“For over a decade, the Nursing Community Coalition has been a partnership of national professional nursing associations that builds consensus and advocates on a wide spectrum of healthcare issues. Collectively, the Nursing Community is comprised of 58 national nursing organizations that represent the cross section of education, practice, research, and regulation within the profession. With over four million licensed registered nurses, advanced practice registered nurses, and nursing students, the profession embodied the drive and passion to continually improve care for patients, families, and communities across the nation.”
For more information, follow the links below to a fact sheet and the 2017 Nursing Community Roster.
Nurses serve as intermediaries in their community. This role is not without challenges to include, data silos, scope of practice rules, and budget and payment systems. To learn more read the Brookings full report.
In light of recent changes at the New Jersey Board of Nursing, The NJCCN sent the following official statement to state government offices and professional nursing organizations:
The New Jersey Collaborating Center for Nursing’s (NJCCN) mission is to ensure that competent future oriented, diverse nursing providers are available in sufficient number and preparation to meet the demand of the evolving healthcare system in NJ. We serve as a central repository for education, practice and research related to nursing workforce. We work with the Board of Nursing (BON) to collect and analyze data both on educational capacity (annual) and workforce data at time of licensure. Timing of data collection and dissemination influence our ability to respond to current nursing workforce needs and to predict future needs. The lack of leadership, adequate staffing and time lag of communications has an adverse effect on our work. To this end we want to ensure that NJ creates and advances structures and processes at the Board of Nursing that will strengthen our workforce as we move forward.
Why is the BON structure and process so critical to New Jersey?
The BON has its main purpose to protect the public from harm by ensuring minimum qualification and competencies for RNs, LPNs, APNs, Sexual Assault, Forensic Nurses, Home-Makers/Home Health Aides. Failure to do so impacts quality of care and safety of our consumers. As healthcare evolves, nurses and other providers are moving at a rapid pace from a structured environment into the community.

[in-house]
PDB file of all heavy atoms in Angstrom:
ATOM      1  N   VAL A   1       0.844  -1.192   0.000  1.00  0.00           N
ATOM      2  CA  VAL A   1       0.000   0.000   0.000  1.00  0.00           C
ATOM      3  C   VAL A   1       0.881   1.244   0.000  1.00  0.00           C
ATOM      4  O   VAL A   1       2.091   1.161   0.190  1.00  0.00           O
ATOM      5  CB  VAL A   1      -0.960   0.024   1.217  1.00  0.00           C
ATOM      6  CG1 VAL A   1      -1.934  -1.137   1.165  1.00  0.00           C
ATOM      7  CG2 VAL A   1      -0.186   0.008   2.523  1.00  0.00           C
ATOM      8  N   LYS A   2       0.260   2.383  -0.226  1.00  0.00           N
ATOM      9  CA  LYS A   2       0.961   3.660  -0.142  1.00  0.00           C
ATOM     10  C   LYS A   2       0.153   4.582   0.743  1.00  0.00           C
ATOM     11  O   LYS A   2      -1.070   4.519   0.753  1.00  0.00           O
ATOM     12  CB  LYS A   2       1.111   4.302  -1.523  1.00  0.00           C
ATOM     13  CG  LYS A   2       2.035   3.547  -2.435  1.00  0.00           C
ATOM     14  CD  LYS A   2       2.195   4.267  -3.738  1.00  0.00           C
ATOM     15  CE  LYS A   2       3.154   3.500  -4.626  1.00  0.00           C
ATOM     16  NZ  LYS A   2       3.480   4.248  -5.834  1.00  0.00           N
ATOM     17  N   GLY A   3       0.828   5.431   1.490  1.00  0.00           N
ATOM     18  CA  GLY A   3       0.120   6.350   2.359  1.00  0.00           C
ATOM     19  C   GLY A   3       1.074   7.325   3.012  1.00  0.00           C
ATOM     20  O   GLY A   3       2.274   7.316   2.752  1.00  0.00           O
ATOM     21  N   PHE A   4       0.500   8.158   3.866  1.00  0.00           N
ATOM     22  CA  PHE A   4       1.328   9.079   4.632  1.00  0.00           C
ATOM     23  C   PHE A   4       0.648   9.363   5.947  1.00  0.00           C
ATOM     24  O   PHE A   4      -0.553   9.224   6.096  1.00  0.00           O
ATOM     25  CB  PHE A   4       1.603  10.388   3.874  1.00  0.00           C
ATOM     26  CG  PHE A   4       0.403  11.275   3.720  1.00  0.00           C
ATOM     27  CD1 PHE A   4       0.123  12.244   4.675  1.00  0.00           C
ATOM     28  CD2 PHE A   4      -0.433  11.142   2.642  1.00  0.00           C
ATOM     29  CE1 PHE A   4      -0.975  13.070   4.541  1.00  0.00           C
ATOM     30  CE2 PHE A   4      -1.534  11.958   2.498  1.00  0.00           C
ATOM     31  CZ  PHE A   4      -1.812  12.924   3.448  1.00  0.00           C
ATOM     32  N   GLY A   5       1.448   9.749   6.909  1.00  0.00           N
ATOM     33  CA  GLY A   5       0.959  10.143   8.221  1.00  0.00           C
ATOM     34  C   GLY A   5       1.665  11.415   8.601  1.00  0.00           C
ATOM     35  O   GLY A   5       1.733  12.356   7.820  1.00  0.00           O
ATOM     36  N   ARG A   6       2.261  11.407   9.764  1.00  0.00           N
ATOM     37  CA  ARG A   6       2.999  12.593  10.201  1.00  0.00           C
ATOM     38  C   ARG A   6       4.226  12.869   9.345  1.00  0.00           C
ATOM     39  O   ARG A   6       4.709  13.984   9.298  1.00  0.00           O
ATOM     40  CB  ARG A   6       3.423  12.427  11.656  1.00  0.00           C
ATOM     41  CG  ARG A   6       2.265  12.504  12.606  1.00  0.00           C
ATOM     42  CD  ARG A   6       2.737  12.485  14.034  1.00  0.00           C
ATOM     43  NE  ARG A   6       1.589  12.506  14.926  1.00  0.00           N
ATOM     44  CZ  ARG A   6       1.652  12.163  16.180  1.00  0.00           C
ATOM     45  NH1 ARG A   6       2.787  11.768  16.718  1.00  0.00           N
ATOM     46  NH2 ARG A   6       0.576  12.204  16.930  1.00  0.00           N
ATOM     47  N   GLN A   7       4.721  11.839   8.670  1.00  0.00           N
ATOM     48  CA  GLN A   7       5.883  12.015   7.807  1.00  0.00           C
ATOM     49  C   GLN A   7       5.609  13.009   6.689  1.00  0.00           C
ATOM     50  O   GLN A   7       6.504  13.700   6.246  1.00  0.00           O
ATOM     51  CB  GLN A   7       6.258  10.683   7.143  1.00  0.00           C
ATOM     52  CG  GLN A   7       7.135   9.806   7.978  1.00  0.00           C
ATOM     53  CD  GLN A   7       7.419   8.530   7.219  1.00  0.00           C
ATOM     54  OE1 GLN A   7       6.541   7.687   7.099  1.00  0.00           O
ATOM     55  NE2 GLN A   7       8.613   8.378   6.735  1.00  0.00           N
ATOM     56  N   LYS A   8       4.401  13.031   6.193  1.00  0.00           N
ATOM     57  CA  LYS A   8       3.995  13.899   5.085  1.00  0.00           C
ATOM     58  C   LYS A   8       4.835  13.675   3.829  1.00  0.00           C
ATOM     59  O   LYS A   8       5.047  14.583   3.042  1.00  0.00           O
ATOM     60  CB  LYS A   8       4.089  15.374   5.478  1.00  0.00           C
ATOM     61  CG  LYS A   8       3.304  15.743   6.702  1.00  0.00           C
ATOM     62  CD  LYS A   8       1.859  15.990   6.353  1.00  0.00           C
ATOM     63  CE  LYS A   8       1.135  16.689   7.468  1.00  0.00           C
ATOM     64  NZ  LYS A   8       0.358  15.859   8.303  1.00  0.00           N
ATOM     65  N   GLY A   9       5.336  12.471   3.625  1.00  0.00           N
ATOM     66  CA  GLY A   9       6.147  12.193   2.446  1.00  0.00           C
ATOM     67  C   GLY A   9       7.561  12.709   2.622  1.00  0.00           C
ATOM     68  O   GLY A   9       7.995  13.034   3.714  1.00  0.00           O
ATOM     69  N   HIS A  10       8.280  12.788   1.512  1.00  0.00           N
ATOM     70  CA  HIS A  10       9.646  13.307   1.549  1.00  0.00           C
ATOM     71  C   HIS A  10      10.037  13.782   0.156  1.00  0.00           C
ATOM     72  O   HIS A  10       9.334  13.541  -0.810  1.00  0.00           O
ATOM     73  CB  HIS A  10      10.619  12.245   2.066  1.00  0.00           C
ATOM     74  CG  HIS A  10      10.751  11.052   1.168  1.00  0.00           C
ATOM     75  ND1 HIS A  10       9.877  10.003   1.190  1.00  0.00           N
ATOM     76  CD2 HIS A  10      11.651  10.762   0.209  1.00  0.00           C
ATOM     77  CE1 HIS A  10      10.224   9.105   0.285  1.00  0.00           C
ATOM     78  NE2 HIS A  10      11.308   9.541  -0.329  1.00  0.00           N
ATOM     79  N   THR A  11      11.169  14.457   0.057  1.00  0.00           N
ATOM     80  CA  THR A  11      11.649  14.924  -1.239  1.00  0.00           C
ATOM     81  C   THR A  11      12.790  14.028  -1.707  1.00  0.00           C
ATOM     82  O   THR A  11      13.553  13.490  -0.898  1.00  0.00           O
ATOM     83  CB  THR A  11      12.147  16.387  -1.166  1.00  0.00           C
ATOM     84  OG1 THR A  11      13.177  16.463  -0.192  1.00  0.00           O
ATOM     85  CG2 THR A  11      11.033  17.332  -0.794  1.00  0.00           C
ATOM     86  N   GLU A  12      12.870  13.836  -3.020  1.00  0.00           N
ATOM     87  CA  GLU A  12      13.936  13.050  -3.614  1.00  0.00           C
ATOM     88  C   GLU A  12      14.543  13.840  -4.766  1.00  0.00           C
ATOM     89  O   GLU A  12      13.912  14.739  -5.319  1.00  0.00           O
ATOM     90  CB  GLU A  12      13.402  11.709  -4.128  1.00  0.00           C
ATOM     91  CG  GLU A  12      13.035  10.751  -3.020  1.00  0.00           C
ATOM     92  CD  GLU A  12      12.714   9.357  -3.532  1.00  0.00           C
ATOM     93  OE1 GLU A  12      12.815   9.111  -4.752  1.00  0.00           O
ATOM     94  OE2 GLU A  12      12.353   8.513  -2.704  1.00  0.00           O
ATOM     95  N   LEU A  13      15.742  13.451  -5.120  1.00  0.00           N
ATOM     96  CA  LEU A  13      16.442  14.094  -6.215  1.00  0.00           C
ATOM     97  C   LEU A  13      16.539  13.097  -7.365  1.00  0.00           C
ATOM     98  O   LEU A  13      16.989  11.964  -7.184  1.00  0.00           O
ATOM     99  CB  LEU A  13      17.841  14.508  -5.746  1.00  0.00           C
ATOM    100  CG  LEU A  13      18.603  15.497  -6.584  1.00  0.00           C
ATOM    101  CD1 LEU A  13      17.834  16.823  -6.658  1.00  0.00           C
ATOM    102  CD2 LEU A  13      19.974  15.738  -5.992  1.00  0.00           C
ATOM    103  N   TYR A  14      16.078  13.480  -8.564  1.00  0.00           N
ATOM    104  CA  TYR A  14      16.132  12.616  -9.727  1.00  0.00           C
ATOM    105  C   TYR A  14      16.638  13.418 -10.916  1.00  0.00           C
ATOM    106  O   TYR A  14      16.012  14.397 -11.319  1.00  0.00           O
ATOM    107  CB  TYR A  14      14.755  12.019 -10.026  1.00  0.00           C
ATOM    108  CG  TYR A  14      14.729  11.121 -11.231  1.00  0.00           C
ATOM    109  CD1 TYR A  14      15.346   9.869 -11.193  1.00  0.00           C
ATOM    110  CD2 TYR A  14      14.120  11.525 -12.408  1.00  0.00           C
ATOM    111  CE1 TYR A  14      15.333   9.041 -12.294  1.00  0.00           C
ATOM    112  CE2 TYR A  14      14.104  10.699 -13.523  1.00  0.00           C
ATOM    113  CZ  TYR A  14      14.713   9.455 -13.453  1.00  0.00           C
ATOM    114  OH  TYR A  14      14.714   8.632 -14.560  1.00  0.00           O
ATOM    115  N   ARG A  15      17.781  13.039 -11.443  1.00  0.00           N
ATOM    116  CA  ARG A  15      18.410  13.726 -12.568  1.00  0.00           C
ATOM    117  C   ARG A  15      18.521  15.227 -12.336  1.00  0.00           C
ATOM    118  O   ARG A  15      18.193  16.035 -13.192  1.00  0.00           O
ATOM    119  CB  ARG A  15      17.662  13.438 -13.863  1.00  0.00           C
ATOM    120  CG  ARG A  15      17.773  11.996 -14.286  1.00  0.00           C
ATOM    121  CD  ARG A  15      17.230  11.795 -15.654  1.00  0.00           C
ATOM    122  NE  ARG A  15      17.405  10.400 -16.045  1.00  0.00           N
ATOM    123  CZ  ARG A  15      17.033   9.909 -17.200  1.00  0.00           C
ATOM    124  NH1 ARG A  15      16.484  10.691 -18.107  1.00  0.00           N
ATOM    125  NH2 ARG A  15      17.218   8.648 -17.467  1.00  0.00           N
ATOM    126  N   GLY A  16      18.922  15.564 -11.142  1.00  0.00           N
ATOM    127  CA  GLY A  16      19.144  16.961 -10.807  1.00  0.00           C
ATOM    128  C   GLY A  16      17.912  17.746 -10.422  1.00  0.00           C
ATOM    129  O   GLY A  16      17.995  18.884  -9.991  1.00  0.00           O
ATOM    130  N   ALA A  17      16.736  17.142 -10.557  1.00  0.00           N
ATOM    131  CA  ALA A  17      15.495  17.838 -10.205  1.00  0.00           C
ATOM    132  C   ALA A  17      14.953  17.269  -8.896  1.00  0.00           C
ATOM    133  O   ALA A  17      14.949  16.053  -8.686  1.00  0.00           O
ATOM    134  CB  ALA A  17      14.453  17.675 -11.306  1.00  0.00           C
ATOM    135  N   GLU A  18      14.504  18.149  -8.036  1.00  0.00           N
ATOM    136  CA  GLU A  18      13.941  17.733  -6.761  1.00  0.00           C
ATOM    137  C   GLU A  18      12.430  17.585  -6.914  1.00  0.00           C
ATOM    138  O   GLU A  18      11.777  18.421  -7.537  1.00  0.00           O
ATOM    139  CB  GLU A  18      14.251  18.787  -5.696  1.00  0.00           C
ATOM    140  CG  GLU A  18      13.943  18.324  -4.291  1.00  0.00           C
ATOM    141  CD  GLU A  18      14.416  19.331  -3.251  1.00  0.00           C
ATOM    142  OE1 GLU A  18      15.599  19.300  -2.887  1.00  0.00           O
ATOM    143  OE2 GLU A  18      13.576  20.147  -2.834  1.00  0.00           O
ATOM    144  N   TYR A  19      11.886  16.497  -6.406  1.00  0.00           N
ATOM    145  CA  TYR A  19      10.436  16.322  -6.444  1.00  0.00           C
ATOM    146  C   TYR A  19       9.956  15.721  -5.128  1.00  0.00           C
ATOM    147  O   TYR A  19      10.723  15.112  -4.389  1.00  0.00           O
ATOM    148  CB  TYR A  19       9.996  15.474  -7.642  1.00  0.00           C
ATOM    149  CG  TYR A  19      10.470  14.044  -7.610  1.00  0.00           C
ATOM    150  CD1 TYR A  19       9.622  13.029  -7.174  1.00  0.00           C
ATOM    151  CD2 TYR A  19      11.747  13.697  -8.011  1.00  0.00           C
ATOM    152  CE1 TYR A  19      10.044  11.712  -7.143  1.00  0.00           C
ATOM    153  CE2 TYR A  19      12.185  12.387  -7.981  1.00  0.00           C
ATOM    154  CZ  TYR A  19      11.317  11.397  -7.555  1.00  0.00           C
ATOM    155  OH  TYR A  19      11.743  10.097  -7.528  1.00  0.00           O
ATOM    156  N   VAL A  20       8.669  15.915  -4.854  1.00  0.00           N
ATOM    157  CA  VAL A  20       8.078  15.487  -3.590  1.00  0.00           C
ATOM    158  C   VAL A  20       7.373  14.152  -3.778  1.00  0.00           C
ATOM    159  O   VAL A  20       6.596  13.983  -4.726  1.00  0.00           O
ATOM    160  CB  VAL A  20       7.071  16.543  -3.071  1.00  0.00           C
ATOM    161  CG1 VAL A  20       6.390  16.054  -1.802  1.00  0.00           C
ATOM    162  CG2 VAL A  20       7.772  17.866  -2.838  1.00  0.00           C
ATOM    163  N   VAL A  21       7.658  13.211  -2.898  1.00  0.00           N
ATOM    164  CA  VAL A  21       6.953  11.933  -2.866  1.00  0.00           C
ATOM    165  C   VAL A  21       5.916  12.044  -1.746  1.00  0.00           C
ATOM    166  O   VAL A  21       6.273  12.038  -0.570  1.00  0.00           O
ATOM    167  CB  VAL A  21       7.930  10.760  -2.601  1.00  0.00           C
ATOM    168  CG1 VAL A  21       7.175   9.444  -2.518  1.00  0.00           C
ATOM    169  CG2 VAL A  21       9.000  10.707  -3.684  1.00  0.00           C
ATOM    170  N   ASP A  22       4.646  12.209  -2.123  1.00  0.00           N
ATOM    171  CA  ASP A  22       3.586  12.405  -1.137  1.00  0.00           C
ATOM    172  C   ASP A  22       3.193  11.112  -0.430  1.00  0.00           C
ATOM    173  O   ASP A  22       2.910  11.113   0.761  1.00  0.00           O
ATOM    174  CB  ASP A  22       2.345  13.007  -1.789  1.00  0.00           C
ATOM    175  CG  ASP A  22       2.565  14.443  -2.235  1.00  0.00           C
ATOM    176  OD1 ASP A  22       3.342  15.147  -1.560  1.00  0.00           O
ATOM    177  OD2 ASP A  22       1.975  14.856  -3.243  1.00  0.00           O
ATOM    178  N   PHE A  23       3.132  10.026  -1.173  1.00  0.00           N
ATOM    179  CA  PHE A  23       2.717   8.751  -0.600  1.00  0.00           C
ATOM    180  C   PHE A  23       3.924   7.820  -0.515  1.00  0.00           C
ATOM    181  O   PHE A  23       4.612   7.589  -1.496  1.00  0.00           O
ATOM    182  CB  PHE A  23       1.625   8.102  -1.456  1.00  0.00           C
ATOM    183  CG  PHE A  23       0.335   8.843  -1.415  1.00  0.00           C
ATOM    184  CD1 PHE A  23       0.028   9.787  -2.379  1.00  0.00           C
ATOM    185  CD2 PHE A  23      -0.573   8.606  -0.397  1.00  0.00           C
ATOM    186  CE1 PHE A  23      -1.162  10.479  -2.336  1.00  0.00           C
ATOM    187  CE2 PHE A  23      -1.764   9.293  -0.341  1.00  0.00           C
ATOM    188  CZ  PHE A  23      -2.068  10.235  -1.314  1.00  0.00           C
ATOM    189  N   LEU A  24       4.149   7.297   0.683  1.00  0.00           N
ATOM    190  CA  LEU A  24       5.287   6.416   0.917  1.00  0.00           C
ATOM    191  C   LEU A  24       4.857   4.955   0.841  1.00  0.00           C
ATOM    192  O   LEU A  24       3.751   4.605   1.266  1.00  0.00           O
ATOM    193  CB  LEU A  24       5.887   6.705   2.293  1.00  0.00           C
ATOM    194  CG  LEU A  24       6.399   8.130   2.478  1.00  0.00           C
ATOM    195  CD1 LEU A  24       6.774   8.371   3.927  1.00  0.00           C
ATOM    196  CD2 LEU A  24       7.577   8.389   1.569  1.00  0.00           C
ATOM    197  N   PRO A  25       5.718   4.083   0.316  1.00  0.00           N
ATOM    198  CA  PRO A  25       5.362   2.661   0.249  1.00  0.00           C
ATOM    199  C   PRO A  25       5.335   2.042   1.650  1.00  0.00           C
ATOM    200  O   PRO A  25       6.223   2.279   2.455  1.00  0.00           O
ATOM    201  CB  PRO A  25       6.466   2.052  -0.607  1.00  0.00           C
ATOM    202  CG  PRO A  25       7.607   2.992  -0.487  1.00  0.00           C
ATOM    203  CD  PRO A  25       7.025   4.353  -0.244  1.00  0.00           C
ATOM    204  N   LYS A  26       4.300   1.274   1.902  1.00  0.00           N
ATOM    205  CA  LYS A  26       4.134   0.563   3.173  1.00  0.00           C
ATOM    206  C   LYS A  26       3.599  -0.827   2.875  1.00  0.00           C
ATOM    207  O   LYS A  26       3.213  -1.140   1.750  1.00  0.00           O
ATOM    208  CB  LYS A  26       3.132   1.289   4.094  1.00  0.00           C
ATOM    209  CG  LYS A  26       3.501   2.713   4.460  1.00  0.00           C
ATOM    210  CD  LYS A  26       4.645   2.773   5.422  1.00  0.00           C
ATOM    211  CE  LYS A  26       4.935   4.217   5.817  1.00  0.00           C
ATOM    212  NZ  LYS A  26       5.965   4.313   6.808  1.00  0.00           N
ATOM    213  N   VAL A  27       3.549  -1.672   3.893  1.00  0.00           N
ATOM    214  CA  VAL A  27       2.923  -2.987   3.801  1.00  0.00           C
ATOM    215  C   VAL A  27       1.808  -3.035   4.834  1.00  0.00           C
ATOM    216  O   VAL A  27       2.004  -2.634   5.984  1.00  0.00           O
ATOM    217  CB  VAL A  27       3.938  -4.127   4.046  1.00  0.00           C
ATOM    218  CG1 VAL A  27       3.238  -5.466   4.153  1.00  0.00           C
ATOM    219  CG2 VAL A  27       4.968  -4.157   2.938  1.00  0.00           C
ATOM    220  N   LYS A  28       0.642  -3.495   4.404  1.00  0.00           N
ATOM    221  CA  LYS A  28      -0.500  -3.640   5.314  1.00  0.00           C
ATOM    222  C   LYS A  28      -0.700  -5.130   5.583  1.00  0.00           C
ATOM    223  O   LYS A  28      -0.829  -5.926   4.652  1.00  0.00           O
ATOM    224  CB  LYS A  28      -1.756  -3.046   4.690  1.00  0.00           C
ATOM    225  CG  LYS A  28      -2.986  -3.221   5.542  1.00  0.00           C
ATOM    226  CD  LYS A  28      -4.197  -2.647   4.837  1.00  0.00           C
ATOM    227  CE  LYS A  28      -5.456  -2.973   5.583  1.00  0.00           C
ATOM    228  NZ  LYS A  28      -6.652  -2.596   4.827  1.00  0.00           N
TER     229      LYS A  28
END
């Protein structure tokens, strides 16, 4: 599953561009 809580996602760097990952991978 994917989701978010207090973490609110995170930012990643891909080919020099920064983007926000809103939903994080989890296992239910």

Therefore, the State needs an efficient means to adapt to the changing environment, providing the guidance and regulations necessary to ensure a properly trained, skilled and safety conscious workforce. The BON is responsible to ensure that the Nurse Practice Act (which guides nursing practice) and other regulations are in-line with the evolving roles of those they license or certify.
The Board oversees over 200,000 licensed nurses and certified homemakers and home health aides in NJ. Delays in licensure or certifications not only impact the individual, but most importantly the workforce vacancies impact the care of consumers in NJ. Commitment to development of a staffing pattern that adjusts for fluctuations in activity is essential as we move forward to meet this need. For example, at times of graduation or large licensure renewals there needs to be additional seasonal positions or overtime to accomplish this very important task.
The BON is designed so that professionals regulate the profession therefore, it is important to have nurses hired that oversee each of the functions of the Board of Nursing to better meet the needs of the nursing workforce. Redefining the structure to ensure this is important.
What is the Board of Nursing responsible for?
The Board of Nursing is responsible to:
Evaluate licensure applications
Internationally educated nurses
Endorsements from nurses licensed in other states
Renewal of licenses/certifications
For RNs, LPNs, APNs, Sexual Assault, Forensic Nurses, Home-Makers/Home Health Aides
Monitors contact hours for those where it’s a requirement
Imposes disciplinary action to include: reprimand, probation, restrict practice, suspend or revoke. Issues include:
Approval or closure of Nursing Education Programs (all levels) Promulgates Rules/Regulations
How is the Board of Nursing organized?
1 Executive Director which is vacant as of 8/11/17
15 volunteer members appointed by the Governor
Home Care and Hospice Association of NJ ConsumersThe NJCCN Board and Advisory Council is represented by the following entities who are concerned about the future state of the Board of Nursing. They include:
New Jersey Hospital Association Practical Nurse Educators Council of NJ Staff Nurse
New Jersey State Nurses Association New Jersey League for Nursing
New Jersey Baccalaureate and Higher Degree Programs in Nursing
New Jersey Council of Associate Degree Nursing Programs
Association of Diploma Schools of Professional Nursing
Healthcare Association of New Jersey
We will make ourselves available to assist during this time of transition.
The NJCCN’s residency program in Long-Term Care was correlated with an 86% increase in retention of nurses entering the field. This residency program can be replicated through our recent publication of detailed lesson plans and external resources.
Health Leaders Media reports that “Post-acute care has become an essential component of value-based care. By preparing new nurses through a long-term care residency program, facilities can improve nurse retention, confidence, and competency. Accountable care organizations, value-based care, and new reimbursement models are changing the healthcare landscape, and with that the role of the post-acute care nurse is evolving as well.” To view their full article, please click here.